The Greece Runestones are about 30 runestones containing information related to voyages made by Norsemen to the Byzantine Empire. They were made during the Viking Age until about 1100 and were engraved in the Old Norse language with Scandinavian runes. All the stones have been found in modern-day Sweden and most of them were inscribed in memory of members of the Varangian Guard who did not make it home.
Bir karga bir kediyi öldüresiye bir oyuna davet ediyordu.
Hep böyle mi bu? Bir şeyden kaçıyorum bir şeyden, kendimi bulamıyorum dönüp gelip kendime yerleşemiyorum, kendimi bir yer edinemiyorum, kendime bir yer.’.. Kafatasımın içini, bir küçük huzur adına aynalarla kaplattım, ölü ben'im kendini izlesin her yandan, o tuhaf sır içinden! Paniğini kukla yapmış hasta bir çocuğum ben. Oyuncağı panik olan sayın yalnızlık kendi kendine nasıl da eğlenir.
Niye izin vermiyorsun yoluna kuş konmasına niye izin vermiyorum yoluma kuş konmasına niye kimselerizin vermez yollarıma kuş konmasına?
“Öyle güzelsin ki kuş koysunlar yoluna” bir çocuk demiş.
** Nilgün Marmara
After the conquest of Istanbul by Mehmed the Conqueror at 1453, construction of the Topkapı Palace was started at the year 1460 and completed at 1478 . The palace was built upon a 700.000 squaremeters area, on an Eastern Roman Acropolis located at the Istanbul Peninsula between Sea of Marmara, Bosphorus and the Golden Horn. The Topkapı Palace was the administrative, educational and art center of the Empire for nearly four hundred years, until the reign of Sultan Abdulmecid. Although Palace was abandoned by the Ottoman Dynasty by moving to the Dolmabahçe Palace at middle 19th century, Topkapı Palace was protected its importance everytime.
Germans Ambush British Submarine Due to Turkish Intelligence Coup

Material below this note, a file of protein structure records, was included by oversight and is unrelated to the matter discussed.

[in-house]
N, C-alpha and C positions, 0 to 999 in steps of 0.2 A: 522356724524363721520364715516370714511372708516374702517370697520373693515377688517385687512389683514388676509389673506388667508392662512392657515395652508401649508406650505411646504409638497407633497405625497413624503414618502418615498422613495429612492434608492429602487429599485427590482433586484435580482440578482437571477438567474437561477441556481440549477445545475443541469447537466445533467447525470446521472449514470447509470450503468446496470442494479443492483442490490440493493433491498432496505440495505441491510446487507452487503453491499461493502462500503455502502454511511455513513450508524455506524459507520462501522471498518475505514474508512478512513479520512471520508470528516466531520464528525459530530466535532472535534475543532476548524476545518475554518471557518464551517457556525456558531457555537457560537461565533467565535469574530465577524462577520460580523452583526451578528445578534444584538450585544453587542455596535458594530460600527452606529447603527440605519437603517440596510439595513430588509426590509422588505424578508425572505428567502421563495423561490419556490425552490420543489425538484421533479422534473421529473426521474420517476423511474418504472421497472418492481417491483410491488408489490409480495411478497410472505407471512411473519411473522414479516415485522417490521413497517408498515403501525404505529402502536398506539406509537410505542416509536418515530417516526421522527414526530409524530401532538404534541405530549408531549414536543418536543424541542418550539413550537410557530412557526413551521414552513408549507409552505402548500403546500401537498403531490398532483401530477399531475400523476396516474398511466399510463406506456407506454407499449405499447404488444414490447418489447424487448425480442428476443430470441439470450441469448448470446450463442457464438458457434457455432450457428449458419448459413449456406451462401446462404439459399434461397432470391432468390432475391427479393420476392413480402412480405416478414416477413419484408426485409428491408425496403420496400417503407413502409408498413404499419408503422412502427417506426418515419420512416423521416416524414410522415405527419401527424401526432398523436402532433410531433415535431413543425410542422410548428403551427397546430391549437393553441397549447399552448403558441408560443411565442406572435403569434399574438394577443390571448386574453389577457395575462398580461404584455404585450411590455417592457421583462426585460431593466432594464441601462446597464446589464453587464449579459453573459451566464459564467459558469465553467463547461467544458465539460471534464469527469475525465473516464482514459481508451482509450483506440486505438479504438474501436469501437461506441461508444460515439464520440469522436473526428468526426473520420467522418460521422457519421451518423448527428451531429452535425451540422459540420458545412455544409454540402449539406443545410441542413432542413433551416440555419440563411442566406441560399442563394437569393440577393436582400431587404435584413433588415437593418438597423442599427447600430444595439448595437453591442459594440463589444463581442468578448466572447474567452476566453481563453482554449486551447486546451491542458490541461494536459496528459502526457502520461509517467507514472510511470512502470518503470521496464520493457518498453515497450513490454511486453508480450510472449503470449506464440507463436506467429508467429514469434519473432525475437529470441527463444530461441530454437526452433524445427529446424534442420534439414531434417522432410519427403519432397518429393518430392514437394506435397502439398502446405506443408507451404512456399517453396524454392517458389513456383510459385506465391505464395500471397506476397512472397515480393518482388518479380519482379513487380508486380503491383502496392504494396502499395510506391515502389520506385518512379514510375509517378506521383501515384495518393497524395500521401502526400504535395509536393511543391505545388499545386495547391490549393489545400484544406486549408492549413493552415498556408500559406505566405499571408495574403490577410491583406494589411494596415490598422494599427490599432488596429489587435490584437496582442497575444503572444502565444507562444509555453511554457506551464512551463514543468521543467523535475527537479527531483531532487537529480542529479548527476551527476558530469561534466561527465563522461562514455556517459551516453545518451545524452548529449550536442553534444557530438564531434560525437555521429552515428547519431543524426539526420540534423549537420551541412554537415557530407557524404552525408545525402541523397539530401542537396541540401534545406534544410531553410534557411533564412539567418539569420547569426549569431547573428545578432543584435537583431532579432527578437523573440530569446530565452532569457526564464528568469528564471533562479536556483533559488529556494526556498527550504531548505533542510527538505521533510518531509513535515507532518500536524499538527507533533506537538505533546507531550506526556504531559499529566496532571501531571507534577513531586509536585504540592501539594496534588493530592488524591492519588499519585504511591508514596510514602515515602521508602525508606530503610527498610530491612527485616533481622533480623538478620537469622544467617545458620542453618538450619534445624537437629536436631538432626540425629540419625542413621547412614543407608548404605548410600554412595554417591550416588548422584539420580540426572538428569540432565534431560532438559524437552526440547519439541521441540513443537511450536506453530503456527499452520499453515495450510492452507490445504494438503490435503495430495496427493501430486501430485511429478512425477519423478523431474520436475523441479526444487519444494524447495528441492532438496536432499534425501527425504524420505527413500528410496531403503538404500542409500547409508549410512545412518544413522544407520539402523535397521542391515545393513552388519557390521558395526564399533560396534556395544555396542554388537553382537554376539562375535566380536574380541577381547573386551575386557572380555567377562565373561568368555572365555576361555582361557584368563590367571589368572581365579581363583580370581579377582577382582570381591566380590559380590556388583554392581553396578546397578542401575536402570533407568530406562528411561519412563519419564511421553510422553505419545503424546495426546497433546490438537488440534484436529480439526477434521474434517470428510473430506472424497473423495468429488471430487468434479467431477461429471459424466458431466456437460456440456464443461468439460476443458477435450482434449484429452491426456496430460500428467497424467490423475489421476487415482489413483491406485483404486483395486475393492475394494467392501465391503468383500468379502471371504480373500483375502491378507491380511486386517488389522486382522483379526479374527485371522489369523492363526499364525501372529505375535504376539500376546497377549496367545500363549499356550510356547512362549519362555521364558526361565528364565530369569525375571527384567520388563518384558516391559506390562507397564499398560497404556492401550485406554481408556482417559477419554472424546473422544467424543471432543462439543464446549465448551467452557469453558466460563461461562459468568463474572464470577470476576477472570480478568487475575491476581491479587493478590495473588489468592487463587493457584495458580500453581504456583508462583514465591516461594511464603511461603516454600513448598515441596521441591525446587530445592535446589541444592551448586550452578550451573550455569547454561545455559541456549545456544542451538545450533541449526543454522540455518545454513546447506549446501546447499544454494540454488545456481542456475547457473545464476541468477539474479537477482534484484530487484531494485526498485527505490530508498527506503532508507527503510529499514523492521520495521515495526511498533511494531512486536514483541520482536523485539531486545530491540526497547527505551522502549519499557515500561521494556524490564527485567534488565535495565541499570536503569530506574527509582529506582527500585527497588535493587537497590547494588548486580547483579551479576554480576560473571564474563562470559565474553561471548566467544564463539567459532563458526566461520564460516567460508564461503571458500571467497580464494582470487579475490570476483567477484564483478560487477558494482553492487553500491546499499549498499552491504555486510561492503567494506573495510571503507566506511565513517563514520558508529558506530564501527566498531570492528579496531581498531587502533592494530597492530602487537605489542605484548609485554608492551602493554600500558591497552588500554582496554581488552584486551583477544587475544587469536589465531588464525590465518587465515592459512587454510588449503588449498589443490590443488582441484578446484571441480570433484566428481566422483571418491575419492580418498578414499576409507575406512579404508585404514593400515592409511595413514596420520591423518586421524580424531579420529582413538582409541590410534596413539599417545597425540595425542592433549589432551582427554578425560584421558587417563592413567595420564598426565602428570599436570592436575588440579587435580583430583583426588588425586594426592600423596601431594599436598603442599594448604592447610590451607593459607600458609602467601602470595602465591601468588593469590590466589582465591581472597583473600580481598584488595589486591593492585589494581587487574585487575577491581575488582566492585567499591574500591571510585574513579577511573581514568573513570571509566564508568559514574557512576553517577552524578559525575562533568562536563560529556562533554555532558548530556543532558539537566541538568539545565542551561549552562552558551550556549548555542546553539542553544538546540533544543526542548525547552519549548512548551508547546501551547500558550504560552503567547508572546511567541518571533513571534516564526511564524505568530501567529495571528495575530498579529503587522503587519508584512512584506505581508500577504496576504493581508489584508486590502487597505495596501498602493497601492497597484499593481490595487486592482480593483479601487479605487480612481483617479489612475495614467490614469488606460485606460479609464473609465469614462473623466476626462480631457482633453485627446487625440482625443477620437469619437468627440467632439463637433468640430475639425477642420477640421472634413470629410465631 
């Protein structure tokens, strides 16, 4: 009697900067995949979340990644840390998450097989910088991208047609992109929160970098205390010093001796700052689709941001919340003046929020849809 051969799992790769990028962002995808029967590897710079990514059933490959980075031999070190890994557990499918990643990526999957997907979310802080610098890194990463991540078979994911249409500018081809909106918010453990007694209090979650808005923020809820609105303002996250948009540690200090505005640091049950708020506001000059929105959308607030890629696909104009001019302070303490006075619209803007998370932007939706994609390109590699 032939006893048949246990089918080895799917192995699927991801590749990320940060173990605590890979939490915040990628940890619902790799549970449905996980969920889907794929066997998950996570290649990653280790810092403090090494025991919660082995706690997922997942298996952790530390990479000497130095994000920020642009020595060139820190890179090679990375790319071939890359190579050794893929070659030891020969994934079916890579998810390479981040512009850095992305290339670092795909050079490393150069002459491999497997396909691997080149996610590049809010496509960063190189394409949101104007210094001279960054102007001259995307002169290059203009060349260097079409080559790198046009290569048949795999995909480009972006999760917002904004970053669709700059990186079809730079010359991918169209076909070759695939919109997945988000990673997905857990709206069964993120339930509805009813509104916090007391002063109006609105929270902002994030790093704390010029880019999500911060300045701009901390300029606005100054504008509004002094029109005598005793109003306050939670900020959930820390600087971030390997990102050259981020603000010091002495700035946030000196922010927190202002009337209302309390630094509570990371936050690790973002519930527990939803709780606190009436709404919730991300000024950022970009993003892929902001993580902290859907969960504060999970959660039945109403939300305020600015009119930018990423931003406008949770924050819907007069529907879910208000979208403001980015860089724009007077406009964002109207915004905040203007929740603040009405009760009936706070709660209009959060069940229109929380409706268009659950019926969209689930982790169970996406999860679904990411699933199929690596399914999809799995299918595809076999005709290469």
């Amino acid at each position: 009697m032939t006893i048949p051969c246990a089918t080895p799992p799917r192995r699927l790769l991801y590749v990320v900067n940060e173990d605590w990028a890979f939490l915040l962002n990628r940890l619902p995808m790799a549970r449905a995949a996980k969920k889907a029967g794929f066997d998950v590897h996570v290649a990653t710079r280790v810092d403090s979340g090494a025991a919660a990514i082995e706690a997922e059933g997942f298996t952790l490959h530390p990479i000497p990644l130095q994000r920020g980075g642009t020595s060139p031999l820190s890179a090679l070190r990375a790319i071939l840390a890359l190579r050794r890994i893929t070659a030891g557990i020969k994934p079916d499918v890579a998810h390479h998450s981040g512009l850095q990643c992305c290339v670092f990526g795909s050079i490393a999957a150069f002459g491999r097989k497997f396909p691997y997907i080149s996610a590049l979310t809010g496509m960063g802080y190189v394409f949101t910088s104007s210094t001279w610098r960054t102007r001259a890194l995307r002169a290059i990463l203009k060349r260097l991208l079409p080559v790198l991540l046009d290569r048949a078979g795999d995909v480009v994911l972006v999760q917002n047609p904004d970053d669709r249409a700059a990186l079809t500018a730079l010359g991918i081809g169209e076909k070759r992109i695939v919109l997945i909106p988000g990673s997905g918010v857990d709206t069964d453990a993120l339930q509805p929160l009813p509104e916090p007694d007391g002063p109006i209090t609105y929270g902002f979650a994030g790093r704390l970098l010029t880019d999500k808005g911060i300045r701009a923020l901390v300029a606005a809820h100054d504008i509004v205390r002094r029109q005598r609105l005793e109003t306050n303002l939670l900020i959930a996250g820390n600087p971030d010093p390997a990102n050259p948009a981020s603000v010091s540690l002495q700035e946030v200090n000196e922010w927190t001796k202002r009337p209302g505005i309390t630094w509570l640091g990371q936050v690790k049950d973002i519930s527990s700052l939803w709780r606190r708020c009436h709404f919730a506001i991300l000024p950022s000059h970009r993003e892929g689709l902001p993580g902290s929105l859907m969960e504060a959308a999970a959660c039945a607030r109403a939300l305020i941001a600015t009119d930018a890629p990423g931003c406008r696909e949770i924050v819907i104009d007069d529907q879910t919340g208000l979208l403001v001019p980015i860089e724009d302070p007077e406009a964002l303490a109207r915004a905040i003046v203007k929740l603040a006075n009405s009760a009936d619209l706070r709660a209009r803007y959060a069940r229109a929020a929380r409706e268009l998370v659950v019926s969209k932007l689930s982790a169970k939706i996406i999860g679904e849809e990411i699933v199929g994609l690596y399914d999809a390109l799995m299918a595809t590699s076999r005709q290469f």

The E20, pictured in Britain in 1914.
November 6 1915, Sea of Marmara–Although the land and naval campaign around Gallipoli had stalled, submarine operations past the Straits, in the Sea of Marmara, continued their efforts to disrupt internal Turkish shipping. Several submarines, both British and French, operated in the small sea, and occasionally arranged ahead of time to rendezvous with each other.
On October 30, the French submarine Turquoise, the first French submarine to successfully pass through the Straits, was forced to beach itself by Turkish gunfire and was swiftly captured. The French captain neither sent out any distress signal nor, critically, destroyed her secret papers. As a result, the Turks now knew about Turquoise’s planned rendezvous with the British submarine E-20, while the Allies did not know they had lost the submarine. The Turks also captured the latest codebooks, giving them a further intelligence advantage and even allowing them to send signals supposedly originating from the Turquoise.
On November 6, E-20 went to make its rendezvous as scheduled; the procedure was routine and while they waited for the Turquoise to arrive, the captain was brushing his teeth. Suddenly, the German submarine UB-14 surfaced and fired a torpedo from 500 yards away. The British were unable to respond in time, and the submarine sank quickly with 21 of the 30 men aboard.